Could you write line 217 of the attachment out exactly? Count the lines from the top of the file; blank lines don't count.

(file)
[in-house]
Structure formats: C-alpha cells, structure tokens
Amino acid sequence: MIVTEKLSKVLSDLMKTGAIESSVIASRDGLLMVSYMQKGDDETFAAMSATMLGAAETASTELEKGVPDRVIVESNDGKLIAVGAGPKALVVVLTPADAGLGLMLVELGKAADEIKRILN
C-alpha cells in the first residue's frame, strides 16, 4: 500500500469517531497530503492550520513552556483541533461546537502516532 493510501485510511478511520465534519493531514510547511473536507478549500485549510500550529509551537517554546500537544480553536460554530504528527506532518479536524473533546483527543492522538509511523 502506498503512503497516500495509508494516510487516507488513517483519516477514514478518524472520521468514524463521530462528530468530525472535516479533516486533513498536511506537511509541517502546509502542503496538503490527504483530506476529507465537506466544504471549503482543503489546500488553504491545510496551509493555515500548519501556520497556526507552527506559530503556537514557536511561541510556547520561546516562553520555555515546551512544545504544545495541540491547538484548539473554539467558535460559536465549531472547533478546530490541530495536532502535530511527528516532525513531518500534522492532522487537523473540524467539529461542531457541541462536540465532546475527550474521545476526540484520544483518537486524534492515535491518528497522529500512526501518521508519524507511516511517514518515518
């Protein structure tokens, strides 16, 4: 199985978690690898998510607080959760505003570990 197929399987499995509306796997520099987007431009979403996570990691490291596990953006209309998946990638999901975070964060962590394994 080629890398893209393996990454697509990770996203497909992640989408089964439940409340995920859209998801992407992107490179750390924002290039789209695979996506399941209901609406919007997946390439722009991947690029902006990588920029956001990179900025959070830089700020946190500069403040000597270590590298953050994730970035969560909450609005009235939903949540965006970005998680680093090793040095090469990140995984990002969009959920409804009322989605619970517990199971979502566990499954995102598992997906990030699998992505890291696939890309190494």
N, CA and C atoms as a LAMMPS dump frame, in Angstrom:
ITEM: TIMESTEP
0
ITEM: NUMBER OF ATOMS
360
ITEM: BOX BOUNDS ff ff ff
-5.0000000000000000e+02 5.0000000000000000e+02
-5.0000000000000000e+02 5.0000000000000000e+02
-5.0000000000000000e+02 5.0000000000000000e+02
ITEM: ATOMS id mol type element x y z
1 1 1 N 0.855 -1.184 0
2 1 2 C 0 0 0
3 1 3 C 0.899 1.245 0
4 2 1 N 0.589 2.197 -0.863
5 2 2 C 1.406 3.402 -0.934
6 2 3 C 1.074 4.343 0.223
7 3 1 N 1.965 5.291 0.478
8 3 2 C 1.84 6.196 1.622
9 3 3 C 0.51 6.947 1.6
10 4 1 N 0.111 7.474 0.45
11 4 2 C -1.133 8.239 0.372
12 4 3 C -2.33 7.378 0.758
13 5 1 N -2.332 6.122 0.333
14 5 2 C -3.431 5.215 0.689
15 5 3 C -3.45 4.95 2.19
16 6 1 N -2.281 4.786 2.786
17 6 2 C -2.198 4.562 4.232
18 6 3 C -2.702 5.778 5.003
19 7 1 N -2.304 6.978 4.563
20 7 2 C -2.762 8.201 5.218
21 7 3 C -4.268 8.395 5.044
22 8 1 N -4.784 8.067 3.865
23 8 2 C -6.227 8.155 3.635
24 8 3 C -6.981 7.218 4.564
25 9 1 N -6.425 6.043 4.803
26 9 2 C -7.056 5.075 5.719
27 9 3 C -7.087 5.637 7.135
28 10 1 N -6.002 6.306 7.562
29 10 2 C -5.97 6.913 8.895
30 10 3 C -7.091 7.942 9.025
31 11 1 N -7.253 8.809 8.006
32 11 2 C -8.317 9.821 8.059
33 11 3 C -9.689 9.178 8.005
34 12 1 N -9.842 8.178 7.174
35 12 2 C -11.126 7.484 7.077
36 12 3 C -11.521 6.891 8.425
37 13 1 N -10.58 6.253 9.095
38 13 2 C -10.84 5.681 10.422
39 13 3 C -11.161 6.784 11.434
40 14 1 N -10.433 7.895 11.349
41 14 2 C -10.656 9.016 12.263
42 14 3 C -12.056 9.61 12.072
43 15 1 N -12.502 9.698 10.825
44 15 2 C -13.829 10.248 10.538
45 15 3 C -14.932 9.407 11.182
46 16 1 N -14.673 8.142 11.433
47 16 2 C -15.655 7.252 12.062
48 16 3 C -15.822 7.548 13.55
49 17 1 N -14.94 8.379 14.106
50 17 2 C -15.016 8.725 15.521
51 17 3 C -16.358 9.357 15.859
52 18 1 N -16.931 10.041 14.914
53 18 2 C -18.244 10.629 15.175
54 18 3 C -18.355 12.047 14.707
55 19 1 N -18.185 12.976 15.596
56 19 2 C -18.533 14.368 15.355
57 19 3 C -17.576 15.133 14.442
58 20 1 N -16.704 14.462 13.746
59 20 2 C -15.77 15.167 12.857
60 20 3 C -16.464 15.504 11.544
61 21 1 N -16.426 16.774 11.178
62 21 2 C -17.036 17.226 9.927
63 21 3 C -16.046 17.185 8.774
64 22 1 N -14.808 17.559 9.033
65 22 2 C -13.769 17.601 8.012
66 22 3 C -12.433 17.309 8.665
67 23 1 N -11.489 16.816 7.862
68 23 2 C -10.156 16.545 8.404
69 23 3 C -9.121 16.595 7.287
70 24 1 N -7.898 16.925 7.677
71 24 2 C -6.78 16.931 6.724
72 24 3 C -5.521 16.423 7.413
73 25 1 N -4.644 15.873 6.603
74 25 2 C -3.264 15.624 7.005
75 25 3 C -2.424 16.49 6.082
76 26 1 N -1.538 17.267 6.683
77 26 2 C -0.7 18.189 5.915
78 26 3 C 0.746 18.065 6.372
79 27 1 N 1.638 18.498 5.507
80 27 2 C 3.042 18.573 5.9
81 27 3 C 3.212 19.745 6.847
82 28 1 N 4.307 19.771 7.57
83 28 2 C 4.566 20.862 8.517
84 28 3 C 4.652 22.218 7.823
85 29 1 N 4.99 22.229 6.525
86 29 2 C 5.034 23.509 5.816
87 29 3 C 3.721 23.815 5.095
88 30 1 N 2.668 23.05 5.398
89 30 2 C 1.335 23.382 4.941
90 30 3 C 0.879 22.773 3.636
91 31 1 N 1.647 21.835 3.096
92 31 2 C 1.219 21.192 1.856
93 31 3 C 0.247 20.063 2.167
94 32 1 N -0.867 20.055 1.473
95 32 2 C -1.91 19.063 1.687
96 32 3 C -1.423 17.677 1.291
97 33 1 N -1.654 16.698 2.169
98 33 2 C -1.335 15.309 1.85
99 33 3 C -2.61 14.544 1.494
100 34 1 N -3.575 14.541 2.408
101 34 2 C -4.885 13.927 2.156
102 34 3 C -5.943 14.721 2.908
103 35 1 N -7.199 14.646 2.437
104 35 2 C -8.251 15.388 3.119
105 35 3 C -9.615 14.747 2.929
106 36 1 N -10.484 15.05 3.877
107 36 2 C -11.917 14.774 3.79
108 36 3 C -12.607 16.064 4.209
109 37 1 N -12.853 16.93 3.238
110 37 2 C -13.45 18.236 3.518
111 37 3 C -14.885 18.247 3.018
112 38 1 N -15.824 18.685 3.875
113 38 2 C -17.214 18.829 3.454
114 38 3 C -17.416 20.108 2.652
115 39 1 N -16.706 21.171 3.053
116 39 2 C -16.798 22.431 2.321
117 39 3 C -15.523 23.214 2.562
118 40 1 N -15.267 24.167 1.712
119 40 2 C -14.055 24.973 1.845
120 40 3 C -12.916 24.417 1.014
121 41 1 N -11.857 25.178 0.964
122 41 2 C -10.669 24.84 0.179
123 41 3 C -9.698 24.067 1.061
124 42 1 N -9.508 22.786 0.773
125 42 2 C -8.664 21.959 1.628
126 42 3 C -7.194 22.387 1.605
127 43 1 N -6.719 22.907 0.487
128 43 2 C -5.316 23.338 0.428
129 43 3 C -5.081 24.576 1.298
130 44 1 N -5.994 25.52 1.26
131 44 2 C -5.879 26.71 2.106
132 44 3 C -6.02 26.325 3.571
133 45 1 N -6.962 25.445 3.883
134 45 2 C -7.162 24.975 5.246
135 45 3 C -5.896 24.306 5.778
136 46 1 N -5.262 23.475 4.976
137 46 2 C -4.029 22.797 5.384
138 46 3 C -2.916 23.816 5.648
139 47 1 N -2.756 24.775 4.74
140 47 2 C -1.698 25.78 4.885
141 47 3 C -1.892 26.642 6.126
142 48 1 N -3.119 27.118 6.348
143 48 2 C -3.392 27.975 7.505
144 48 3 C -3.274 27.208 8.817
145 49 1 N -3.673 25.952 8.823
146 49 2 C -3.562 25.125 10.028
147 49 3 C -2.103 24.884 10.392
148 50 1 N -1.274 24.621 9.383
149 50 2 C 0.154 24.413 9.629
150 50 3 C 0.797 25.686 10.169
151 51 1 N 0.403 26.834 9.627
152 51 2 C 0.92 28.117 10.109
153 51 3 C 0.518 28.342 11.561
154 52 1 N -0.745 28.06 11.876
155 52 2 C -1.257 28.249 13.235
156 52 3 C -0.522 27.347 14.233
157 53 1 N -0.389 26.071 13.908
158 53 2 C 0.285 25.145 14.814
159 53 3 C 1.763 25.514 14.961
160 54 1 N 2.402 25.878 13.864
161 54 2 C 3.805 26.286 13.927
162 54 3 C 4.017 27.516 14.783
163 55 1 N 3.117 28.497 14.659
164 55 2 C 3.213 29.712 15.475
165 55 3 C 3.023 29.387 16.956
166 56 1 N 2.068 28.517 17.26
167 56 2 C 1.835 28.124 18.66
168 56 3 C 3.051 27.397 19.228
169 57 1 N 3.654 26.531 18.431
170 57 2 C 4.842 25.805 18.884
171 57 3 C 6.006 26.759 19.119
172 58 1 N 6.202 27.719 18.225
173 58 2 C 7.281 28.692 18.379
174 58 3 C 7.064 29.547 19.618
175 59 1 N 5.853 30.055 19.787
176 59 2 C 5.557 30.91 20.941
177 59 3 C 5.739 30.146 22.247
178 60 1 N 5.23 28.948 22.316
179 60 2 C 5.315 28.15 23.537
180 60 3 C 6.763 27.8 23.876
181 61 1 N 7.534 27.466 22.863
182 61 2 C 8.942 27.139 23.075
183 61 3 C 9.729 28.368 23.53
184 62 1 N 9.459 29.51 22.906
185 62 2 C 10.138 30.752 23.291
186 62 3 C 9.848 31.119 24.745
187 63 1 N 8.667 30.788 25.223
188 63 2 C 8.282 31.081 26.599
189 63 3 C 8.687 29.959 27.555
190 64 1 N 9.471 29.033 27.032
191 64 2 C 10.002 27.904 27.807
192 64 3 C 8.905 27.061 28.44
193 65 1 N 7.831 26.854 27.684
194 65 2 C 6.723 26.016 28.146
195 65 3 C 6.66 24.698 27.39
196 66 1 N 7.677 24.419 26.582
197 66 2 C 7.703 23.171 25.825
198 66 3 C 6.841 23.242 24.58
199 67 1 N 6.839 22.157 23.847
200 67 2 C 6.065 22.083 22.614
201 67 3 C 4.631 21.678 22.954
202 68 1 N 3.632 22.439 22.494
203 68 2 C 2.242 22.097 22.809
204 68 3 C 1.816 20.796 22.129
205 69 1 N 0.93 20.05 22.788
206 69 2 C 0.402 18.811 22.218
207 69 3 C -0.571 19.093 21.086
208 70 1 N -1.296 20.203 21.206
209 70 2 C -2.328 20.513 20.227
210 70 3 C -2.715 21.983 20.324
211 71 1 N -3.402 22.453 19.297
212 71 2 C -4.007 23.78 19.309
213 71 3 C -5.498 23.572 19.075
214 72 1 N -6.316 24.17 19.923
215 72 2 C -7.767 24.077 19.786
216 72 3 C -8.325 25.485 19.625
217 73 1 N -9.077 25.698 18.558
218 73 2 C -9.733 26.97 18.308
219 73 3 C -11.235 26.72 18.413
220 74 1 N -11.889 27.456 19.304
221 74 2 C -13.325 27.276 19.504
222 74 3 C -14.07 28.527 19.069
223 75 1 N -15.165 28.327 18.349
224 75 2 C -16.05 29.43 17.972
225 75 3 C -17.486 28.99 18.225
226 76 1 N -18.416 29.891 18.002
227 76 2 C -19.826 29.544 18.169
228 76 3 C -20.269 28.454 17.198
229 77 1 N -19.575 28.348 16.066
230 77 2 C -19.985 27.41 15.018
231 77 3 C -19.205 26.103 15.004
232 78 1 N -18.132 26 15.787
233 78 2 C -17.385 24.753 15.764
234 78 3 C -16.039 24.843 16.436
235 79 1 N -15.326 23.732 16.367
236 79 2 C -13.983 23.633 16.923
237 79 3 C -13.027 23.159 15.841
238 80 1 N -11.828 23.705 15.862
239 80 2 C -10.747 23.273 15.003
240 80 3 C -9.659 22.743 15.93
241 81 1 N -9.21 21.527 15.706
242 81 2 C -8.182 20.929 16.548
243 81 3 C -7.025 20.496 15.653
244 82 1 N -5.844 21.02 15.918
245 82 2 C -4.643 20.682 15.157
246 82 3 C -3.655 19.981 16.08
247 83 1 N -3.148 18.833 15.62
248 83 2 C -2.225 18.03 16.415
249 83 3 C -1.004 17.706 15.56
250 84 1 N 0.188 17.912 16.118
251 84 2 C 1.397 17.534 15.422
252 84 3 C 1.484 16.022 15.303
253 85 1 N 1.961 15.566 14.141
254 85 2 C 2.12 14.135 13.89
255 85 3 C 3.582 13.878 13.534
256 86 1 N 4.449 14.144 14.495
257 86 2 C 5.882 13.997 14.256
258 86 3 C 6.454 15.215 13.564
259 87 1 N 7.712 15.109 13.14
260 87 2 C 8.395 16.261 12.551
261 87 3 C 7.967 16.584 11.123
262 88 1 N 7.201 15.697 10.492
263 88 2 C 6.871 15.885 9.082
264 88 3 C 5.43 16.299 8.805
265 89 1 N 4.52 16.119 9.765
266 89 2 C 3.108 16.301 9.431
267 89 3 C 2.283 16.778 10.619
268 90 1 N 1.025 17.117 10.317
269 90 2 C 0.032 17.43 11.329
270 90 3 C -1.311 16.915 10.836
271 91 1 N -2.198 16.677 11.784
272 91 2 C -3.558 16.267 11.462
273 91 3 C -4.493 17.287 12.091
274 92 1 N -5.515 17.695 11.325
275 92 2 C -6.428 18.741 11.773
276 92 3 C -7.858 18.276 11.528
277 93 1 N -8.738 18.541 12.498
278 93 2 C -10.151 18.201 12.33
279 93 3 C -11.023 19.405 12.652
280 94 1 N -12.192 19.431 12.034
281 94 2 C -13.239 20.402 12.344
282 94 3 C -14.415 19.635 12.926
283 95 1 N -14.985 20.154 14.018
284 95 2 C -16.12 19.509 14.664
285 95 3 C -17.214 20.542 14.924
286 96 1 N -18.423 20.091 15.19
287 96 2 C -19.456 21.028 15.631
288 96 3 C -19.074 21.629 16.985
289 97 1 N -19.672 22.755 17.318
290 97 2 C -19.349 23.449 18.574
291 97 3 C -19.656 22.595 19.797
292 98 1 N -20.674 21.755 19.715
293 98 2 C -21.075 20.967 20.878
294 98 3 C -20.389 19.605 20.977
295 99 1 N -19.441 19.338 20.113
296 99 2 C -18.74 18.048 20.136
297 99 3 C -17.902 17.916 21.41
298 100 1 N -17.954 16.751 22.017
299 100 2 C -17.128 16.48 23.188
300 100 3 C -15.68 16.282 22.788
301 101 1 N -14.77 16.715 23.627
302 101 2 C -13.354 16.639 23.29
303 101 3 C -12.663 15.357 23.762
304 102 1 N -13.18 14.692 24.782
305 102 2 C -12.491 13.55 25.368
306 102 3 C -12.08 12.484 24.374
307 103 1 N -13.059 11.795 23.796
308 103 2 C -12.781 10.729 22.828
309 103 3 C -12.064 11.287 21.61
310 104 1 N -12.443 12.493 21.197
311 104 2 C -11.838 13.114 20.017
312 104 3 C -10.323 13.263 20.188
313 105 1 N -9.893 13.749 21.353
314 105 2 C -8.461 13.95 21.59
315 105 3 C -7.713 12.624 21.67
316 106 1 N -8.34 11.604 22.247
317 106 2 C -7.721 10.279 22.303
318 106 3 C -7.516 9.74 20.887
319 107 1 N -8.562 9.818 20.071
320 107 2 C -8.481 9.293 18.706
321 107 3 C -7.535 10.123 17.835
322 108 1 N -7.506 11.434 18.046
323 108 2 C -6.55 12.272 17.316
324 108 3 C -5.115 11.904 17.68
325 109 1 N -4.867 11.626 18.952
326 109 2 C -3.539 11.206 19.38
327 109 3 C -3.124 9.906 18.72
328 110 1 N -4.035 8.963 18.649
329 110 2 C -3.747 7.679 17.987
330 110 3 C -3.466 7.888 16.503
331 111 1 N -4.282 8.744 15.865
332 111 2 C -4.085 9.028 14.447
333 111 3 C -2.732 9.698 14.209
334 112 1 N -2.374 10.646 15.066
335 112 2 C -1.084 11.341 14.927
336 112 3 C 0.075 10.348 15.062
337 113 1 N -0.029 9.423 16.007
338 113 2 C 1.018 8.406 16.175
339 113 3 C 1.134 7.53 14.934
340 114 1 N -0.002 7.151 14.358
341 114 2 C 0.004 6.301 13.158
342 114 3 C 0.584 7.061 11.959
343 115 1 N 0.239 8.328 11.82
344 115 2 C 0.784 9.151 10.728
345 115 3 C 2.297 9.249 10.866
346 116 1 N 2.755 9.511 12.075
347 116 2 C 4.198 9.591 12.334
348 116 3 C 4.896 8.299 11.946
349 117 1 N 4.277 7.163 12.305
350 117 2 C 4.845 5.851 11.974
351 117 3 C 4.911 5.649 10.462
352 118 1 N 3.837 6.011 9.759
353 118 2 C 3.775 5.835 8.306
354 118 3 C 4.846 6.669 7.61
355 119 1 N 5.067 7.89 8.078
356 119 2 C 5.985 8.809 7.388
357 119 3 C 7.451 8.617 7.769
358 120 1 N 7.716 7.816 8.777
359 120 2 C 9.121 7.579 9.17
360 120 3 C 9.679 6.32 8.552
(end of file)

202 68 1 N 3.632 22.439 22.494